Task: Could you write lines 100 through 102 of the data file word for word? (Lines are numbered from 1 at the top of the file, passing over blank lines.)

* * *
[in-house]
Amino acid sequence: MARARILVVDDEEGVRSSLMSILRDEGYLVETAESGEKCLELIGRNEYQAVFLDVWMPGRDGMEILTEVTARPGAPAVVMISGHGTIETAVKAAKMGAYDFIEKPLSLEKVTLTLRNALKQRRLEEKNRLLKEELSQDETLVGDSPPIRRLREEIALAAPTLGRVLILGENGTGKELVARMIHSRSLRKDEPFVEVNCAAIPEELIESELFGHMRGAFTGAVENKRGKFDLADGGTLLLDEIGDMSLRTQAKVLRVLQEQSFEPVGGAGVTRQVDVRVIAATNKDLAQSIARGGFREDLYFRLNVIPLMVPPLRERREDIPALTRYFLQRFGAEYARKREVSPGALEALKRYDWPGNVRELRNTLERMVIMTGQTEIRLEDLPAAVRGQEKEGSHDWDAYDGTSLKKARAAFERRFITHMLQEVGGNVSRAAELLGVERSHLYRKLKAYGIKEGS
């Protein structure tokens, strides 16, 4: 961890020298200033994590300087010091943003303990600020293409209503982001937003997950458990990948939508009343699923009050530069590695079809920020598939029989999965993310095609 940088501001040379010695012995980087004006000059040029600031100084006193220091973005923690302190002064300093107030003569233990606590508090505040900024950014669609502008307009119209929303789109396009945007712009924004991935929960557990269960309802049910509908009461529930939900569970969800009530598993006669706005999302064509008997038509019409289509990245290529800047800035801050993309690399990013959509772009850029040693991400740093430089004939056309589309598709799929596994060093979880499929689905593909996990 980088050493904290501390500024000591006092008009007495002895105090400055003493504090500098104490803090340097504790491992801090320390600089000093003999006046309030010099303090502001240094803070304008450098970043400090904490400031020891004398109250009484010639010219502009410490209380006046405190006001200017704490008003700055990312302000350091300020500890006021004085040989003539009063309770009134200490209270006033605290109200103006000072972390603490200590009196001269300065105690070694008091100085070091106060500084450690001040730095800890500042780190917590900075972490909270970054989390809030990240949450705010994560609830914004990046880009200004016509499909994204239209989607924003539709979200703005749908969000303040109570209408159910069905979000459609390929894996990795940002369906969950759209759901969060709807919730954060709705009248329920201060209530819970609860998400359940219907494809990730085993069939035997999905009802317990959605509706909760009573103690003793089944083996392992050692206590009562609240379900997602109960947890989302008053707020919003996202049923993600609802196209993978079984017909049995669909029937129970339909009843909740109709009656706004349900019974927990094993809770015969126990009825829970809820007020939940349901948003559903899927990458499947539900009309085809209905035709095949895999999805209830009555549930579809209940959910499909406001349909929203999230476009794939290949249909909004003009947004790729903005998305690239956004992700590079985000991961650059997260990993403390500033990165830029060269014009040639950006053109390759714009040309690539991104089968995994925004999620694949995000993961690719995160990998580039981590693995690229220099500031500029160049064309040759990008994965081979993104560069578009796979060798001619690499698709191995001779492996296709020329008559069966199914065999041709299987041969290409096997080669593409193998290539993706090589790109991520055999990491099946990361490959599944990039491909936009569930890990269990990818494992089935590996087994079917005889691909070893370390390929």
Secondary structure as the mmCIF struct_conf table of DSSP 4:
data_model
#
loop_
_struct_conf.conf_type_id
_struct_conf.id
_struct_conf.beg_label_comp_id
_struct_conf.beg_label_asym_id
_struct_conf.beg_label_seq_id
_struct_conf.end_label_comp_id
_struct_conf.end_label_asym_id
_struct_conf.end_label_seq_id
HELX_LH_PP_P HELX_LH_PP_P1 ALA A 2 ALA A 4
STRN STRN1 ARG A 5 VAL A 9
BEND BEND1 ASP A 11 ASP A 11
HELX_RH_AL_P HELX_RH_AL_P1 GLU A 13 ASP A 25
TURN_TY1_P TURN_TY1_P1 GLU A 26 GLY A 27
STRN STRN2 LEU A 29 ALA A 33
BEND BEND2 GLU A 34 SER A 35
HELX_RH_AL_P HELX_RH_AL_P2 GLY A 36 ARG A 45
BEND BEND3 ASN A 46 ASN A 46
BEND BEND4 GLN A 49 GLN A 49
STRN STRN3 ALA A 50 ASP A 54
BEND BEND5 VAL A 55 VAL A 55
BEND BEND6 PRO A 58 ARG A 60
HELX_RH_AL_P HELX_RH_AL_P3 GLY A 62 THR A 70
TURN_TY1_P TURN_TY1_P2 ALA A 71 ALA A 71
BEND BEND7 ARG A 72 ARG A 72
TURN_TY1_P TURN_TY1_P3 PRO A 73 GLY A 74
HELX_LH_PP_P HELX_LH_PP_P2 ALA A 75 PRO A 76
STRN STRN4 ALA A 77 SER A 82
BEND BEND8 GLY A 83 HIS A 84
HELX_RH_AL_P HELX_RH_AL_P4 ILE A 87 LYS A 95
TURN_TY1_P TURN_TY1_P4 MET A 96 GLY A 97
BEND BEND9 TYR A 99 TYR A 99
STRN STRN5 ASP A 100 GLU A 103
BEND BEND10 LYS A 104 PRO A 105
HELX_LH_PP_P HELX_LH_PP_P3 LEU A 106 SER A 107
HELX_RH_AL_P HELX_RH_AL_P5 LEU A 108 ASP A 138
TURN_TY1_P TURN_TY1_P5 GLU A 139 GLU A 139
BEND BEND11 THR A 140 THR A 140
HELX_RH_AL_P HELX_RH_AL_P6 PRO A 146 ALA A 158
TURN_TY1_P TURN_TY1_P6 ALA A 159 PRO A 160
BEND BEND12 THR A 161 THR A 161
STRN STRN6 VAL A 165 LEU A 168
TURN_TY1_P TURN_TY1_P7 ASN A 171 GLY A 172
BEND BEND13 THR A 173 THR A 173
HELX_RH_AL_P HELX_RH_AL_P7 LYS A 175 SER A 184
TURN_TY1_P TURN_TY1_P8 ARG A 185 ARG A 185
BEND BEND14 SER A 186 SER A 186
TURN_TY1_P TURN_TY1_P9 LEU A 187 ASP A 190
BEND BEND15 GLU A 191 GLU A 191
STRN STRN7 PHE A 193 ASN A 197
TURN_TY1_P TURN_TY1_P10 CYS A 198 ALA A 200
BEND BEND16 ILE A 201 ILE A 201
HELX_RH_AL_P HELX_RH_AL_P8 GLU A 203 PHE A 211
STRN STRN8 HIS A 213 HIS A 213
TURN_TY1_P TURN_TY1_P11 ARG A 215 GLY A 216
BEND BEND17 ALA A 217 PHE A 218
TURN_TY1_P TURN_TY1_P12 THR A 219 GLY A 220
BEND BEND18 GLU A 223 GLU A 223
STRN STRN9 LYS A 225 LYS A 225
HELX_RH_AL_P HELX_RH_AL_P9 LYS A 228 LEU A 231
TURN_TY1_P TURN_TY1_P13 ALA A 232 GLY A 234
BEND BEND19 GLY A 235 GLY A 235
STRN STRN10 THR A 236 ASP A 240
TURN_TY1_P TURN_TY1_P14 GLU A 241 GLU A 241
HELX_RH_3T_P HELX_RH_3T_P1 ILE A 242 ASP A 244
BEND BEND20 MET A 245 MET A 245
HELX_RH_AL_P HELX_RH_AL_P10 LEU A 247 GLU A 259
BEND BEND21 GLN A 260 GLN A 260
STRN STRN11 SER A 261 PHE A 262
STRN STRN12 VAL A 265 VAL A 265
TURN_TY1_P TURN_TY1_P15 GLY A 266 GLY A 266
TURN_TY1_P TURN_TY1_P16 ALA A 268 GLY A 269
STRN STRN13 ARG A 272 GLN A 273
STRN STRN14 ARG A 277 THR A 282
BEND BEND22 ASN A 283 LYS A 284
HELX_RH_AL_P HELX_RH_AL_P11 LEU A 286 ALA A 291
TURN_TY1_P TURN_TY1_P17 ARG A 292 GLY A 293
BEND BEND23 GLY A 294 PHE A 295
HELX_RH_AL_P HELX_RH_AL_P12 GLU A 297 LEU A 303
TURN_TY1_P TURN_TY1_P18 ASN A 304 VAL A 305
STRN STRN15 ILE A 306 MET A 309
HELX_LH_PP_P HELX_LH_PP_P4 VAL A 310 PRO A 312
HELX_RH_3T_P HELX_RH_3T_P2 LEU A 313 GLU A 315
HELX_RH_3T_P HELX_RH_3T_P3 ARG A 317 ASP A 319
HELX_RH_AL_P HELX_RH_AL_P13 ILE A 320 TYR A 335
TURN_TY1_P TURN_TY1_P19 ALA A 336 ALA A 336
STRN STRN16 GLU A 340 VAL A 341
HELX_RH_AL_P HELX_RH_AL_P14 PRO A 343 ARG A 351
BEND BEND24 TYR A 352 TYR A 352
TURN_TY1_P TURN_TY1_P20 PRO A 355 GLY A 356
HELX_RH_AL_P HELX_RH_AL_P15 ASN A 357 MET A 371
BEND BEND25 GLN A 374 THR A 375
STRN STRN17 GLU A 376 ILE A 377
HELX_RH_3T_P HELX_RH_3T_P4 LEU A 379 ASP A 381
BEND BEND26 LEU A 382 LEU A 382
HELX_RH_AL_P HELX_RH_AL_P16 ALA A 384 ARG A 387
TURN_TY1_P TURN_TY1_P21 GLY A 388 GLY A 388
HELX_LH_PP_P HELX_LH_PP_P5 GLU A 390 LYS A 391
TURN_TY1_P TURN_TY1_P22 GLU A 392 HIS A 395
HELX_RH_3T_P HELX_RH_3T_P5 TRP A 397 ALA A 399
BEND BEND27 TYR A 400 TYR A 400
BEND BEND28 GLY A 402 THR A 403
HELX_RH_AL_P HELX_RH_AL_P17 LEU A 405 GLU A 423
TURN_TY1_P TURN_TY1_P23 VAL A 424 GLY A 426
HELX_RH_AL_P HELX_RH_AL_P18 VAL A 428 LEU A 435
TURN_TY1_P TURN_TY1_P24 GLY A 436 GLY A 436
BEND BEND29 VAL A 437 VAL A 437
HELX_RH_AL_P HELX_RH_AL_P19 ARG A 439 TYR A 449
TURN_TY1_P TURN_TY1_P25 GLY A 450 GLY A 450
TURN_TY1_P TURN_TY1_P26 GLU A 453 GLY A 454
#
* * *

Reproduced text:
HELX_RH_3T_P HELX_RH_3T_P4 LEU A 379 ASP A 381
BEND BEND26 LEU A 382 LEU A 382
HELX_RH_AL_P HELX_RH_AL_P16 ALA A 384 ARG A 387